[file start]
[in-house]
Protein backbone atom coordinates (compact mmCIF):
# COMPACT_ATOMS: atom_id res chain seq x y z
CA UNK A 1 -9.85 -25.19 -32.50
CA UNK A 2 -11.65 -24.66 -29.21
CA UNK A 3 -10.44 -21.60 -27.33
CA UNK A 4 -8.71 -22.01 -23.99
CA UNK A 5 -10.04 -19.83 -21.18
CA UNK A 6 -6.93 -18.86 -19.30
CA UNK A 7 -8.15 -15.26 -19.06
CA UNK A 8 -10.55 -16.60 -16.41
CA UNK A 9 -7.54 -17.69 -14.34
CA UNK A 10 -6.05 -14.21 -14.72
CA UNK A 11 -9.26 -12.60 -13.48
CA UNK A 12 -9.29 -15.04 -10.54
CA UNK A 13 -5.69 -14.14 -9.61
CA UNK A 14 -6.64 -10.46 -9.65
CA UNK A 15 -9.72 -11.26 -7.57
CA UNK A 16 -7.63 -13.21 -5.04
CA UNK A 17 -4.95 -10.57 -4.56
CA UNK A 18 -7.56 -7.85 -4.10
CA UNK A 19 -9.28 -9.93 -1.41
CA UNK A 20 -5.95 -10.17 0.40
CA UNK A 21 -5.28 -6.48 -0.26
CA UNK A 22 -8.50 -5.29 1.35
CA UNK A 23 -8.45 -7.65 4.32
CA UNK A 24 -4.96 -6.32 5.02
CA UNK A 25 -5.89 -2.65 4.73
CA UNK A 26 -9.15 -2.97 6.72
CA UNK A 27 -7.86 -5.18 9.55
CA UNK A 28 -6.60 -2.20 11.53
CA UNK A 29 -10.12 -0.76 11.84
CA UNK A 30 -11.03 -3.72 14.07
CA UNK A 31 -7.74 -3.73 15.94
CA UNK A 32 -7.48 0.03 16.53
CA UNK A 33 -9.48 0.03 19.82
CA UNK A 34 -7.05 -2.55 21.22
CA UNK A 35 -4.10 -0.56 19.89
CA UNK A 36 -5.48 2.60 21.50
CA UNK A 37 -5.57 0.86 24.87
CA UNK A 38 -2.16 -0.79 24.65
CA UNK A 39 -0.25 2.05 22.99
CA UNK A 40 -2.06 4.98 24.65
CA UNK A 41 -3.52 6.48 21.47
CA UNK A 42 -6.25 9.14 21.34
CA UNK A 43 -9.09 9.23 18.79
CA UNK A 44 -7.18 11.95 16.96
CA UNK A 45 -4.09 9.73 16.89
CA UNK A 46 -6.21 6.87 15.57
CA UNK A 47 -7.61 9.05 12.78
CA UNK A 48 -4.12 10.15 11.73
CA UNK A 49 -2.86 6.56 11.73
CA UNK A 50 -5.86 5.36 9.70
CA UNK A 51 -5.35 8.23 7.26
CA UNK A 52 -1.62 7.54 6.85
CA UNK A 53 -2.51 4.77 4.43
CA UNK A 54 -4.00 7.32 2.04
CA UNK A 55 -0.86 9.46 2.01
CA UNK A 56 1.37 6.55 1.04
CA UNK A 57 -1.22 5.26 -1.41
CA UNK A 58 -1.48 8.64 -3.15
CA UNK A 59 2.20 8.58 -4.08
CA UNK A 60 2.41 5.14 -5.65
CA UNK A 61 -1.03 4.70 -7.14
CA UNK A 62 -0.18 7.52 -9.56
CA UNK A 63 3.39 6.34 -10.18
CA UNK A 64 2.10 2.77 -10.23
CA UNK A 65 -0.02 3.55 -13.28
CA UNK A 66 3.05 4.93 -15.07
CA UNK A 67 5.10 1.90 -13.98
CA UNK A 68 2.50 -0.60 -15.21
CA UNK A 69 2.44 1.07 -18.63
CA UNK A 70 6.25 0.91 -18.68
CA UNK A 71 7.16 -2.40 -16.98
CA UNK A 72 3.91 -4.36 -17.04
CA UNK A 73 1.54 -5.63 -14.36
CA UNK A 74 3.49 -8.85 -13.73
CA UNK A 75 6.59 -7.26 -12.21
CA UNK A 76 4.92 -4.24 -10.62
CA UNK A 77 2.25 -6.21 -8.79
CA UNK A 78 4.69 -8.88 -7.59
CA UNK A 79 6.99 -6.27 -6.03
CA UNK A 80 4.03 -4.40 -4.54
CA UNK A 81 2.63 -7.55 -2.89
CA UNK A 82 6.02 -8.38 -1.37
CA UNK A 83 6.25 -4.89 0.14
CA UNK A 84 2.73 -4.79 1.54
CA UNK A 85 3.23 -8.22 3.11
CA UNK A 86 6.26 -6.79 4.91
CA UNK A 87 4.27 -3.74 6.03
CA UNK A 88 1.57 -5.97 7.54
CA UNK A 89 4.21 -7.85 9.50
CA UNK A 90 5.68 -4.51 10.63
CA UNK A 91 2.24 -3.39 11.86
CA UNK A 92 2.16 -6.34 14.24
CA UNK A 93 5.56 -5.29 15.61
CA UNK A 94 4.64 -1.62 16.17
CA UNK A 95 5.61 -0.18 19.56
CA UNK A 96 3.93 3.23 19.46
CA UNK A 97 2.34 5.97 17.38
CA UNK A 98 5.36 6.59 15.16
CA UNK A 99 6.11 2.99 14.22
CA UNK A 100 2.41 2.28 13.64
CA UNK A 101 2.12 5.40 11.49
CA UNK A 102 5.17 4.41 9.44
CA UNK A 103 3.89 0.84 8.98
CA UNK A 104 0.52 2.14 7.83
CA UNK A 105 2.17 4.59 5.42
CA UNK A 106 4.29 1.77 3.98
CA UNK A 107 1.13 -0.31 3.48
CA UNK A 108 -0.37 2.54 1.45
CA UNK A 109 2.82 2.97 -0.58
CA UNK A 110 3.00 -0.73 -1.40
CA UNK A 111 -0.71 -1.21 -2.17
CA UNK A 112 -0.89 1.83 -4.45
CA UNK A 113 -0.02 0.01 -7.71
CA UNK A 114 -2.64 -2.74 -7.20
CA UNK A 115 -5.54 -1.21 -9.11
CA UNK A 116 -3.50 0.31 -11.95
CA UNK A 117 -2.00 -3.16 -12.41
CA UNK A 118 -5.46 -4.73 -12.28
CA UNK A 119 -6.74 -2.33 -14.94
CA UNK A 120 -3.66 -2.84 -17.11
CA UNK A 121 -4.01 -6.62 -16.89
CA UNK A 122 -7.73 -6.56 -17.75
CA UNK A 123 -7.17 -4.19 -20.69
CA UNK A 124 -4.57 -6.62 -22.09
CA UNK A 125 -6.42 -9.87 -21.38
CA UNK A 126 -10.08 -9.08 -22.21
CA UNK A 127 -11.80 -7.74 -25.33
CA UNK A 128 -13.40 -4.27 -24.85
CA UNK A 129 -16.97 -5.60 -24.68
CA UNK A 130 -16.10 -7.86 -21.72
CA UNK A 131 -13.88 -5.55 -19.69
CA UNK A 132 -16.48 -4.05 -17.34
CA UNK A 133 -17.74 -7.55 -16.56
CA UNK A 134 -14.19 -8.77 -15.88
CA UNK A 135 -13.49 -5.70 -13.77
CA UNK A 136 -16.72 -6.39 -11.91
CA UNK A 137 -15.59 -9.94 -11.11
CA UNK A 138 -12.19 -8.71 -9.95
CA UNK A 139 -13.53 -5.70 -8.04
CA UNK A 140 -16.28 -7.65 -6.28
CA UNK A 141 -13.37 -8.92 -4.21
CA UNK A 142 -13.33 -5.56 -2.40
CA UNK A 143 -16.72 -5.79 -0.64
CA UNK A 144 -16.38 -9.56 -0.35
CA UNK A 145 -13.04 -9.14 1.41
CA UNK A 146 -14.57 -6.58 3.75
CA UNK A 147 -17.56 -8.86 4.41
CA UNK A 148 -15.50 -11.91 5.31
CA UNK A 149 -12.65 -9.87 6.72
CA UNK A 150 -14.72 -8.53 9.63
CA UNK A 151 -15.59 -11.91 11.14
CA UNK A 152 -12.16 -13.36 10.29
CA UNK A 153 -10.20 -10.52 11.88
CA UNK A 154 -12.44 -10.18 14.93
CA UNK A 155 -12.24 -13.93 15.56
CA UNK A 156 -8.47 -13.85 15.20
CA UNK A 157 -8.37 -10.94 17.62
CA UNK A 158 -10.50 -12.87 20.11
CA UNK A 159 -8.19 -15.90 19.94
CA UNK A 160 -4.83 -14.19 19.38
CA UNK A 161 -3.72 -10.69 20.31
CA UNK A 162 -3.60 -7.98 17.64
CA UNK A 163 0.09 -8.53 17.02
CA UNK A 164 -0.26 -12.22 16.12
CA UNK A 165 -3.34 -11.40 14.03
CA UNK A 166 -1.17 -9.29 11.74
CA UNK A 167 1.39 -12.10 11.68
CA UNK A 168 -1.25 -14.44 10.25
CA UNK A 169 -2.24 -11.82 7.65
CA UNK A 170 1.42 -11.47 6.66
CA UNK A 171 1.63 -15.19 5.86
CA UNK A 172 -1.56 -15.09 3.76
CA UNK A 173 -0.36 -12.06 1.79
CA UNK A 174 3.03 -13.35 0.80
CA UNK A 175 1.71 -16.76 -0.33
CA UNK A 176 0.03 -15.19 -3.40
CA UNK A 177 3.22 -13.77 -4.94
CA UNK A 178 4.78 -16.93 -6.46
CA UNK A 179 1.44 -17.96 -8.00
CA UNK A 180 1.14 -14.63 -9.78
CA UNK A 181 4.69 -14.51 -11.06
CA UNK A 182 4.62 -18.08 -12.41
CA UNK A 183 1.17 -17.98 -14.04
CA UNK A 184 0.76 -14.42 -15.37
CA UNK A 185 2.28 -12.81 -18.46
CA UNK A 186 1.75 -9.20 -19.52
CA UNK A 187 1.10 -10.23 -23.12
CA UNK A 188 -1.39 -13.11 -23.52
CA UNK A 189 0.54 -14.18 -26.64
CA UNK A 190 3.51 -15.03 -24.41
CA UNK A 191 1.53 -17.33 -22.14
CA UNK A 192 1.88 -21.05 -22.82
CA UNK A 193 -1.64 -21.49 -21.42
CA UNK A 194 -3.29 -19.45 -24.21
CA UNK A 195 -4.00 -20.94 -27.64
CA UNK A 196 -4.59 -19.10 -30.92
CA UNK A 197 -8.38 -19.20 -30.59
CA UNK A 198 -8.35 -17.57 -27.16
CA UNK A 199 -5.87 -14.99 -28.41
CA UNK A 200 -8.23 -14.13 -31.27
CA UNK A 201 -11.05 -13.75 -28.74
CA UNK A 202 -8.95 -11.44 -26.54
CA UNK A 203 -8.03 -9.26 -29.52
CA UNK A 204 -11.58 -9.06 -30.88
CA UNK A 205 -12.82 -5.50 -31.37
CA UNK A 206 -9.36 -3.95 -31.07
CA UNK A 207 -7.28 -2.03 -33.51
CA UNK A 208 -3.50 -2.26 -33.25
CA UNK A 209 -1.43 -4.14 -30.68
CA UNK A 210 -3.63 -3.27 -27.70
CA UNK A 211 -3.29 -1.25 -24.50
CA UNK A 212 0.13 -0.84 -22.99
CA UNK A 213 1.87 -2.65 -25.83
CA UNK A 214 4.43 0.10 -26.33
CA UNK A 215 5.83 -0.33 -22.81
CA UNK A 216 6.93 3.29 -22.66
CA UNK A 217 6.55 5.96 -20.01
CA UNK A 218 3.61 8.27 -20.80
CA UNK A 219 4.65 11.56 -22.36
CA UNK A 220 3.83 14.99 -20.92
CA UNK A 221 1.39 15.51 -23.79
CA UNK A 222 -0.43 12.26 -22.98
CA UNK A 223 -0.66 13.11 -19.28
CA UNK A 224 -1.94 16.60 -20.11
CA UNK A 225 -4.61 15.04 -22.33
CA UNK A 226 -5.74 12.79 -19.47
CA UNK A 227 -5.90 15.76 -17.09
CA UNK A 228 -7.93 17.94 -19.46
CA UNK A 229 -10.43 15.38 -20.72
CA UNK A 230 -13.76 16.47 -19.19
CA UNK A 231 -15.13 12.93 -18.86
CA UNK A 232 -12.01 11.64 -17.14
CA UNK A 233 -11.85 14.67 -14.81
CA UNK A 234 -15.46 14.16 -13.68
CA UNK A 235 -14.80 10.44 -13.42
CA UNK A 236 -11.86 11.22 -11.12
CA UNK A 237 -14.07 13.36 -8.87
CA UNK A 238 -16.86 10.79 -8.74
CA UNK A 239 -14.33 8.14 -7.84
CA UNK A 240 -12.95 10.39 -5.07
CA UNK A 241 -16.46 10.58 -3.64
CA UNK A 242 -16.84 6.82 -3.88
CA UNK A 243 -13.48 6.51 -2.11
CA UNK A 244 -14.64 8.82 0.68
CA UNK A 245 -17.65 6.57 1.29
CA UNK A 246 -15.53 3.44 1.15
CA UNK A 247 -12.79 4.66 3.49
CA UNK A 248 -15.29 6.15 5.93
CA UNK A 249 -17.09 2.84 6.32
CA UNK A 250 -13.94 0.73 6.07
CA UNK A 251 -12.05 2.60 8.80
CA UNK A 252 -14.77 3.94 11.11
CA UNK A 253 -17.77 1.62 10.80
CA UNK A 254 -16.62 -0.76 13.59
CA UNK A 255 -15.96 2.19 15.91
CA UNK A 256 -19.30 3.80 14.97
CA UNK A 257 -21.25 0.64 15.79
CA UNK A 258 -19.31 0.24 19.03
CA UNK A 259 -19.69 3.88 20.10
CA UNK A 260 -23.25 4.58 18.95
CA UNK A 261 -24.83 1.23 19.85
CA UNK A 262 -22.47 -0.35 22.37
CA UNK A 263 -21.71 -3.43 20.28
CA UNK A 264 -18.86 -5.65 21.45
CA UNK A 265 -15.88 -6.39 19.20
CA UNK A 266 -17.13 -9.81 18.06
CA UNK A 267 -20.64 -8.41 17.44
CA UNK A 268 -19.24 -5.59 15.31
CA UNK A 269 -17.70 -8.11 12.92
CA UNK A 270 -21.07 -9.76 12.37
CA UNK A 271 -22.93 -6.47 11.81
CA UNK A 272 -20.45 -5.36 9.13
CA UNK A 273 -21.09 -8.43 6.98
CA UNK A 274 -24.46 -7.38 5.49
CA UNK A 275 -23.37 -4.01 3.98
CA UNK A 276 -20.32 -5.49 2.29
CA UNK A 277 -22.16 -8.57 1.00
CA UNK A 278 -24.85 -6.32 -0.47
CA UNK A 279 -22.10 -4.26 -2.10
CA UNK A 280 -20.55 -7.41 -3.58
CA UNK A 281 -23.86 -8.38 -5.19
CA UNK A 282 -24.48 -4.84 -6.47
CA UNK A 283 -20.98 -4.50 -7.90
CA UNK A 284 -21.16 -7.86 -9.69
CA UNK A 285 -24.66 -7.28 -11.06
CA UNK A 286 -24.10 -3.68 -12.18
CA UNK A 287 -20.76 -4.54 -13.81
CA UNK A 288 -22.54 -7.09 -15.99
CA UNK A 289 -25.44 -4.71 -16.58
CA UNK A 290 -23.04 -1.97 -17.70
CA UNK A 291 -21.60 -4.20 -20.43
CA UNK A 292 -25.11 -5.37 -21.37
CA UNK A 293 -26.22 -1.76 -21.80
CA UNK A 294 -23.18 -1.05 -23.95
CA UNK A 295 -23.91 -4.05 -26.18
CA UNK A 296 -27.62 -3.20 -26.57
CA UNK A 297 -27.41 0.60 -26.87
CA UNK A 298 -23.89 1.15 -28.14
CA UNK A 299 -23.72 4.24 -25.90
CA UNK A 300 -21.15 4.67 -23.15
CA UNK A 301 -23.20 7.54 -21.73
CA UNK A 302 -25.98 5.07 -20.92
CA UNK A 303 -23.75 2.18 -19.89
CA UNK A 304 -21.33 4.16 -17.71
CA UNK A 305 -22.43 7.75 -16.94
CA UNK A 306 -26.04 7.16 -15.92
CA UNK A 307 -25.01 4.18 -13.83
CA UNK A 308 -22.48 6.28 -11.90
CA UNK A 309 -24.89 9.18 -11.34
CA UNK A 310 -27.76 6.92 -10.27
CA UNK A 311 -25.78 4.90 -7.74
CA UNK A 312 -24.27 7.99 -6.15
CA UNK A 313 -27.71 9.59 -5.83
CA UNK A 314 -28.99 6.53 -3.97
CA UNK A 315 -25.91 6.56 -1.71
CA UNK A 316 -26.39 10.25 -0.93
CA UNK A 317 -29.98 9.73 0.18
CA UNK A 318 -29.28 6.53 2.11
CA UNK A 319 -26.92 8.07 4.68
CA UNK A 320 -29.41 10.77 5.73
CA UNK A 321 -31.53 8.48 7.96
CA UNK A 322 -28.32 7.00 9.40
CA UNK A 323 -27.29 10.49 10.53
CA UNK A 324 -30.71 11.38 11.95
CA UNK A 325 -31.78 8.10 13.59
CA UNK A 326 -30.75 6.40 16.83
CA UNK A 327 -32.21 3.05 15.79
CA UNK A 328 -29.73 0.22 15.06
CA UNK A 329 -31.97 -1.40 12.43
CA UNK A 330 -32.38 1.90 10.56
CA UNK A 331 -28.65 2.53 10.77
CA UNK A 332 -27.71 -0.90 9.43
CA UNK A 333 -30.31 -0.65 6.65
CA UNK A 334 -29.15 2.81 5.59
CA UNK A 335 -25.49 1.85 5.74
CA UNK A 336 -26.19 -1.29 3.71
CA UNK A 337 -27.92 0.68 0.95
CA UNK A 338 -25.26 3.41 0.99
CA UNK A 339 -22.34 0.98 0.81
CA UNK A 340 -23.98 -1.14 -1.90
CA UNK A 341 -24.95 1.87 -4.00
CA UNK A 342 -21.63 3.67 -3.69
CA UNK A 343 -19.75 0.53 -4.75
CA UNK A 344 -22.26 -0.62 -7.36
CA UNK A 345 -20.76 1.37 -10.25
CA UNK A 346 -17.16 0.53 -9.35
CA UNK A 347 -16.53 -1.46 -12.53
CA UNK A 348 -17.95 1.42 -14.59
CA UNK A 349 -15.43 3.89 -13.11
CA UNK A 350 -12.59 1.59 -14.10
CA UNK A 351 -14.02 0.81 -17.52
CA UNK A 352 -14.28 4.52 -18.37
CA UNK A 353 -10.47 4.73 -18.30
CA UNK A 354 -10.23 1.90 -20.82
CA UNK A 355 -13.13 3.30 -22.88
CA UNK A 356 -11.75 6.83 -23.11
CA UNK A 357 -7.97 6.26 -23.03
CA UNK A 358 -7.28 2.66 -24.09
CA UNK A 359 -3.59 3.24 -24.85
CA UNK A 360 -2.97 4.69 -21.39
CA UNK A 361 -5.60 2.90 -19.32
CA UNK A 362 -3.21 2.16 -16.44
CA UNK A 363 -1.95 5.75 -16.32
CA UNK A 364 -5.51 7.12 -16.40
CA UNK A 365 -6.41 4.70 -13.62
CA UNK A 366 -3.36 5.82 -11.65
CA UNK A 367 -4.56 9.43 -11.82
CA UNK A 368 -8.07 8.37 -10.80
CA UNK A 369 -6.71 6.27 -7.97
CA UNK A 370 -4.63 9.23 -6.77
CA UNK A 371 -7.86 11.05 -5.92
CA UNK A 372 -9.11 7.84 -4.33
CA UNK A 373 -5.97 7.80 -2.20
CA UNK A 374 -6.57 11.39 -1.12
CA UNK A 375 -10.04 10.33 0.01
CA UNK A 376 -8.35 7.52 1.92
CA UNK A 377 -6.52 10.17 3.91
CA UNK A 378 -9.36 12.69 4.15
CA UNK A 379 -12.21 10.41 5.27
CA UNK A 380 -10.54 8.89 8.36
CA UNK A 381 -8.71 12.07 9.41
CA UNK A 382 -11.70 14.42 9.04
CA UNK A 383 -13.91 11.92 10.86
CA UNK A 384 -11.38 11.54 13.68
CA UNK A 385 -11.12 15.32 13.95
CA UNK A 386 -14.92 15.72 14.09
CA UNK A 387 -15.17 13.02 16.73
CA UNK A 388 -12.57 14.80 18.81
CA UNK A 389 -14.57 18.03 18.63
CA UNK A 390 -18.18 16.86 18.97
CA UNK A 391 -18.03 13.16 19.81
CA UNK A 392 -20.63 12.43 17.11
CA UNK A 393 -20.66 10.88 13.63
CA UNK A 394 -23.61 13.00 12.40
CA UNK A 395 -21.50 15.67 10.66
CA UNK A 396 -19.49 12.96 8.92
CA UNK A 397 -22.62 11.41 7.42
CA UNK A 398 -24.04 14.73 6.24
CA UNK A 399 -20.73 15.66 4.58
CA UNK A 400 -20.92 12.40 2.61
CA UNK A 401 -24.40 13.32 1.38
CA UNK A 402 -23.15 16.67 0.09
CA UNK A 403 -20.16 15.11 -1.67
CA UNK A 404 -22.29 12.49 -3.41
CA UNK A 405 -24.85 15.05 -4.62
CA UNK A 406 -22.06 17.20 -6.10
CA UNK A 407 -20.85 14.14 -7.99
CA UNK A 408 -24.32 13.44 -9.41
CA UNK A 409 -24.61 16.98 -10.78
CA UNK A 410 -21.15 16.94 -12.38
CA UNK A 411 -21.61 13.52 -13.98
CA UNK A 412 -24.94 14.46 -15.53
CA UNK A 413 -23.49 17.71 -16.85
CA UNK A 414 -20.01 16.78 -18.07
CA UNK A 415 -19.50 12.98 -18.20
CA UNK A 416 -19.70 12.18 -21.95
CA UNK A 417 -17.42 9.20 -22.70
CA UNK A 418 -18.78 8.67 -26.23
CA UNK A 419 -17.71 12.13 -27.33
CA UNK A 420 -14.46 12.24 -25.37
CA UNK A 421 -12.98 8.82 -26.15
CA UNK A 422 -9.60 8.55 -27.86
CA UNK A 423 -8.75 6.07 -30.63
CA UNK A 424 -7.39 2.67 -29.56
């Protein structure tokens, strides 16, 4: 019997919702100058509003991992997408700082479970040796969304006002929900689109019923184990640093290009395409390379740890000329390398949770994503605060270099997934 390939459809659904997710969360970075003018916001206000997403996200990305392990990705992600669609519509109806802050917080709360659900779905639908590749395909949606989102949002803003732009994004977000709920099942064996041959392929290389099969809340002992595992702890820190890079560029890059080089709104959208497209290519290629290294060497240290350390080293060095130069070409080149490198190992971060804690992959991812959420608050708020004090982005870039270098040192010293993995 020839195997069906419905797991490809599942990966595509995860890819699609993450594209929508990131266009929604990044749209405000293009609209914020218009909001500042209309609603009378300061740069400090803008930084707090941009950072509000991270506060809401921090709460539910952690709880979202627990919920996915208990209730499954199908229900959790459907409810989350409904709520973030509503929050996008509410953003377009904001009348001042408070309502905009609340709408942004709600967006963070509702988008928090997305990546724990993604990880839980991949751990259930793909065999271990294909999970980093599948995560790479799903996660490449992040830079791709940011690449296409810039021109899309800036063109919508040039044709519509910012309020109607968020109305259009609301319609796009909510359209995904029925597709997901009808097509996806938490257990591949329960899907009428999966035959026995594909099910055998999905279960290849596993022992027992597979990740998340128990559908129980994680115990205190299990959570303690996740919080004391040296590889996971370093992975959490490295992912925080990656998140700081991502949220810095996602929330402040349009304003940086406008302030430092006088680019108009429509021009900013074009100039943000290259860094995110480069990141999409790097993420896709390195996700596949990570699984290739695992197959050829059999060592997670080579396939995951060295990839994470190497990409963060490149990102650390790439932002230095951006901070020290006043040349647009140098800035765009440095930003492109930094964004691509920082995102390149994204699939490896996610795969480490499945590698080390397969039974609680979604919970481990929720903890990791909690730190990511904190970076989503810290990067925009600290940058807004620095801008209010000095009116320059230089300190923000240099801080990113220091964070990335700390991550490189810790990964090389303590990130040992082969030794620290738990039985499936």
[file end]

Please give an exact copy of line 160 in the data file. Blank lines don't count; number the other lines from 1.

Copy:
CA UNK A 157 -8.37 -10.94 17.62